Why were you drawn to psychology?
I studied psychology at A Level and it really interested me. Psychology is a huge umbrella term and there are lots of directions you can take it in. I decided to do my dissertation on different behaviours across ages and genders. Looking at how people approach and respond to various situations fascinated me.
Why did you study nails and beauty at the same time as your degree?
My mum was a nail tech and I knew from an early age that this was the career I wanted to get into so I began my nail training while I was still in the sixth form doing A Levels. I knew I would follow my beauty professional dream through but I didn’t want to pass up the opportunity to go to university either, so I learned beauty part-time and kept up my nail training while I was studying for a degree in Psychology at the University of Essex.
How did you juggle everything?
Good time management. I completed my nail tech training at the Denise Wright Academy in Kent. Denise was brilliant and has been a mentor throughout. We’d pick days that I was free to train rather than having a set schedule.
I did ITEC Levels 2 and 3 in beauty at The Training Rooms in Chelmsford on two set days a week, which I could work around my university course.
During university breaks, I also worked in Denise’s salon – Perfect 10 Nails and Beauty in Kent – and during my dissertation year, I worked part-time at a different beauty salon that was close to my university. Balancing all that work and study was definitely tiring but it helped me become very organised and good at managing my time. By the time I graduated university in 2017 with a 2:1, I was also fully qualified in beauty and nails.
How did you make the leap to salon manager?
I had already worked part-time with Denise for two years when I graduated and I was then offered a full-time position at Perfect 10. After a couple of months as a salon technician, I started management training, completing a VTCT in Salon Management. As I’d already studied a lot of the Level 2 syllabus, I went straight to onto the Level 3 qualification. I manage a team of five people now.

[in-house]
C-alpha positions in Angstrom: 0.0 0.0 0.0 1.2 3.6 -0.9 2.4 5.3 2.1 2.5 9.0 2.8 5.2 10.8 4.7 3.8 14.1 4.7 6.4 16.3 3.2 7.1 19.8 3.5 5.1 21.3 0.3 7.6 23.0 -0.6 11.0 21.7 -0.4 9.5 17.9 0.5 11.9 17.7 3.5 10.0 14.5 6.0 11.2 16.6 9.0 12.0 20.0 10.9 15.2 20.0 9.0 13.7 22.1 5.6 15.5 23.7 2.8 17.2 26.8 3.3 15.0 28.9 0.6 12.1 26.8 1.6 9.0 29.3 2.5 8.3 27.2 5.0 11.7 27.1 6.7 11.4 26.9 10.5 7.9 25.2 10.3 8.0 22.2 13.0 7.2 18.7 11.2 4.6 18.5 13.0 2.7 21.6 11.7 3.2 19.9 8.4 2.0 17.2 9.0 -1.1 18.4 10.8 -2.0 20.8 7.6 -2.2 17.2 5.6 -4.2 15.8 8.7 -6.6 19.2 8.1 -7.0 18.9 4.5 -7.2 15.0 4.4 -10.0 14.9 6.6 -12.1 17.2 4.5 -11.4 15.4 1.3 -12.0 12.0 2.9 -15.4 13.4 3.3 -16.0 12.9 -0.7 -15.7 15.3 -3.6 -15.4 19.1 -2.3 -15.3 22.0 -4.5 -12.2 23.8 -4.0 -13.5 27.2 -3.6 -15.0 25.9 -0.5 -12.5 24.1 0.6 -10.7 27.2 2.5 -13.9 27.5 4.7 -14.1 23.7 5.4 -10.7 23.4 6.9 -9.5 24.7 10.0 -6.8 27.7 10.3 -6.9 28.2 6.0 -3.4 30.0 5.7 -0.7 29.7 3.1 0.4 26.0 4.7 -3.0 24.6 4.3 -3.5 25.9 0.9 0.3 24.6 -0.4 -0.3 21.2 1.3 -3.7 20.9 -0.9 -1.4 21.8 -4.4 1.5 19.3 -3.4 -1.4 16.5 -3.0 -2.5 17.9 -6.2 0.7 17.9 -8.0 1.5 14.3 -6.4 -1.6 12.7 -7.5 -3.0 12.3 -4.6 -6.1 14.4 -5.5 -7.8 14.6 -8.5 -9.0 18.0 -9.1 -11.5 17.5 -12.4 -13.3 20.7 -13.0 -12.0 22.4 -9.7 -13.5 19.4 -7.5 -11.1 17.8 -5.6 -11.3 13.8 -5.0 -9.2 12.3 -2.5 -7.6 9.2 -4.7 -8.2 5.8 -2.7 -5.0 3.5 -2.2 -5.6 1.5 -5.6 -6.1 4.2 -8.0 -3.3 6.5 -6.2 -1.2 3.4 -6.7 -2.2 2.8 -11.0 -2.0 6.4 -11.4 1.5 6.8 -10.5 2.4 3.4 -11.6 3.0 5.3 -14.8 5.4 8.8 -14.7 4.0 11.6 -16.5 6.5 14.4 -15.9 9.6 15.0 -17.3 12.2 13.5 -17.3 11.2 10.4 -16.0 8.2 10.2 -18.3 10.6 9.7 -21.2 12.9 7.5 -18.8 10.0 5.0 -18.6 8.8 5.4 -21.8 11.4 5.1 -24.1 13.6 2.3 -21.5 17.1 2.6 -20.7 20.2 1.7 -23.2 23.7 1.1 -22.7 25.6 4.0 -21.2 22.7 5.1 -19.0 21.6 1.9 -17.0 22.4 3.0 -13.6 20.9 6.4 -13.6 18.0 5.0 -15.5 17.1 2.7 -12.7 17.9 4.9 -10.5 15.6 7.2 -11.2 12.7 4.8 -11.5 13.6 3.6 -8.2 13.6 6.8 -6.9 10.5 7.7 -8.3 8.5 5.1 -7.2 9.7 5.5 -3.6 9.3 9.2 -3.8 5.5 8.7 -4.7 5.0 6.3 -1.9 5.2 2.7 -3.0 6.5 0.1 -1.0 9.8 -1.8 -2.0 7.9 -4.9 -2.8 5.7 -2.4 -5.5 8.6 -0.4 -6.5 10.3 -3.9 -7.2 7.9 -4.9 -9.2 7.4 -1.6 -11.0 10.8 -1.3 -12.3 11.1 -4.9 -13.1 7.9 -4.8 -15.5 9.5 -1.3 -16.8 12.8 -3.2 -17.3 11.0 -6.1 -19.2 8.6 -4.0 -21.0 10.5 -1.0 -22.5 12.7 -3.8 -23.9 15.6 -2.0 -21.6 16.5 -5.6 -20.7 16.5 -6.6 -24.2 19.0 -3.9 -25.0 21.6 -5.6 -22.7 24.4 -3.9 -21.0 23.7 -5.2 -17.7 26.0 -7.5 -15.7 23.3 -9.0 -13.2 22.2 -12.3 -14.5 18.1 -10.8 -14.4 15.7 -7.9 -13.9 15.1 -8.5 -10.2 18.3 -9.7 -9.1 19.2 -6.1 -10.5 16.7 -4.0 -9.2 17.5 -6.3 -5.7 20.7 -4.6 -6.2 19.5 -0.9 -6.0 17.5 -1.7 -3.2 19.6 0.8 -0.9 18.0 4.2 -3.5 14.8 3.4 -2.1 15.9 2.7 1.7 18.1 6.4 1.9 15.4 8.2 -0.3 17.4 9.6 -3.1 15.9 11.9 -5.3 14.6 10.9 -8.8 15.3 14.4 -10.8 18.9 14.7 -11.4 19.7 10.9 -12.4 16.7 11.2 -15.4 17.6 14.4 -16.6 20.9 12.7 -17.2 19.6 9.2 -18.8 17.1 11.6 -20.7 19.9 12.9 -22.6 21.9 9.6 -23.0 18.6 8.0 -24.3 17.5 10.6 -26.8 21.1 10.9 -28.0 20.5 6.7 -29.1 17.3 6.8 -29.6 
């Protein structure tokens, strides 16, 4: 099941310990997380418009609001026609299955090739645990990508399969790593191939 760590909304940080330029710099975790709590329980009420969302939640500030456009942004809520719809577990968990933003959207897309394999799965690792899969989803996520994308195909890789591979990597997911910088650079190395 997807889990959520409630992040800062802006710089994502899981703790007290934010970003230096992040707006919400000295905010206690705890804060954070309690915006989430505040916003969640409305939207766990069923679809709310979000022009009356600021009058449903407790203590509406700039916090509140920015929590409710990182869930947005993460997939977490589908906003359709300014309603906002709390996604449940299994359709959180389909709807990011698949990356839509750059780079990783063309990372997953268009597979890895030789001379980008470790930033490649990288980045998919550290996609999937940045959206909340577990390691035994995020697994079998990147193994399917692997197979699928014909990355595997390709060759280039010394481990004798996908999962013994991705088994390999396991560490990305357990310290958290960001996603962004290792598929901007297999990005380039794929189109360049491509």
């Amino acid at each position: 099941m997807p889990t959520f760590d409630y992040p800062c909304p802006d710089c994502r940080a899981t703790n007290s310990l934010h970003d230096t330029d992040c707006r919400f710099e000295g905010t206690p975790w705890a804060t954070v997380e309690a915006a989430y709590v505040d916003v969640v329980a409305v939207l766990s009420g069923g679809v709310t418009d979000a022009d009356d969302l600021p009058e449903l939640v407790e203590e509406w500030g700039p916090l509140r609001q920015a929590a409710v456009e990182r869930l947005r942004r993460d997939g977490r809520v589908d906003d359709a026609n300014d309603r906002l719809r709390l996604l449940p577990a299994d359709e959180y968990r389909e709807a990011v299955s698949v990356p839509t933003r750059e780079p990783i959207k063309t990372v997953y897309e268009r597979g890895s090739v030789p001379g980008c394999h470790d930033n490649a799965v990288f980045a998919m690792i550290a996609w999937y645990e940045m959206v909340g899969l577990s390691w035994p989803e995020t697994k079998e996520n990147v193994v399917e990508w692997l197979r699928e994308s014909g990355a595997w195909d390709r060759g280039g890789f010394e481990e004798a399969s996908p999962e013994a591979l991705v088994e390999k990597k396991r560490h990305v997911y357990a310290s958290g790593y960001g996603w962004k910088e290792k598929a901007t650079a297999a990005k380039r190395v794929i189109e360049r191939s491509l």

How has your psychology degree benefitted you in your management role?
Firstly, just the experience of having gone to university has helped me lots. It taught me how to organise my time and structure things, even how to use the different types of technology that you need to manage a business. The more you put into a business, the more you are get out, and the hard work, ambition and drive it took me to finish my degree is now channelled into my work.
Studying psychology specifically has enabled me to have a varied approach in how to understand different people. I have a good insight into how to make people feel comfortable, which helps not only in my dealings with staff, but also with clients, suppliers and accountants.
An example of this in the salon was when we introduced a new system for monitoring stock. Due to my degree, I understood that some people could immediately take on a change upon receiving clear instruction on how the change will happen, while others will require time to reflect and familiarise themselves with the change before implementing it. Anticipating these differing reactions allows you to effectively and efficiently get the most out of your staff while also creating a smooth transition for them.
A very important part of psychology is the statistical analysis element, which is something that many students, myself included, struggled with when beginning the degree. The first year is largely devoted to focusing on this and really developing the ability to work well with analysing data. This has been specifically useful to me as a manager in analysing business costings, profits, and so on. I think I may have struggled with this without my degree.
Could other salon managers benefit from studying psychology?
It has greatly helped me but it really is an individual journey and everyone’s path into the industry is different. For me, having a plan and a mentor has helped me achieve my goal. Denise has been brilliant right from beginning and all they way through my journey. Back when I was in sixth form, my mum suggested I do a couple of days in a local nail salon to see if I liked it. I instantly decided this was the career I was going to follow so I arranged a meeting with Denise where we spoke about my immediate future, and what I wanted to do in five years. We laid out a plan and I understood it was a journey and that I couldn’t jump straight into as a managerial role, so I decided not to do the salon management training until I finished my university course.
The psychology degree was taken out of interest rather than part of my career plan; it actually wasn’t until afterwards that I realised I could draw on my degree when working in the nail and beauty industry. For me, the skills and knowledge I got from the degree have been very transferrable.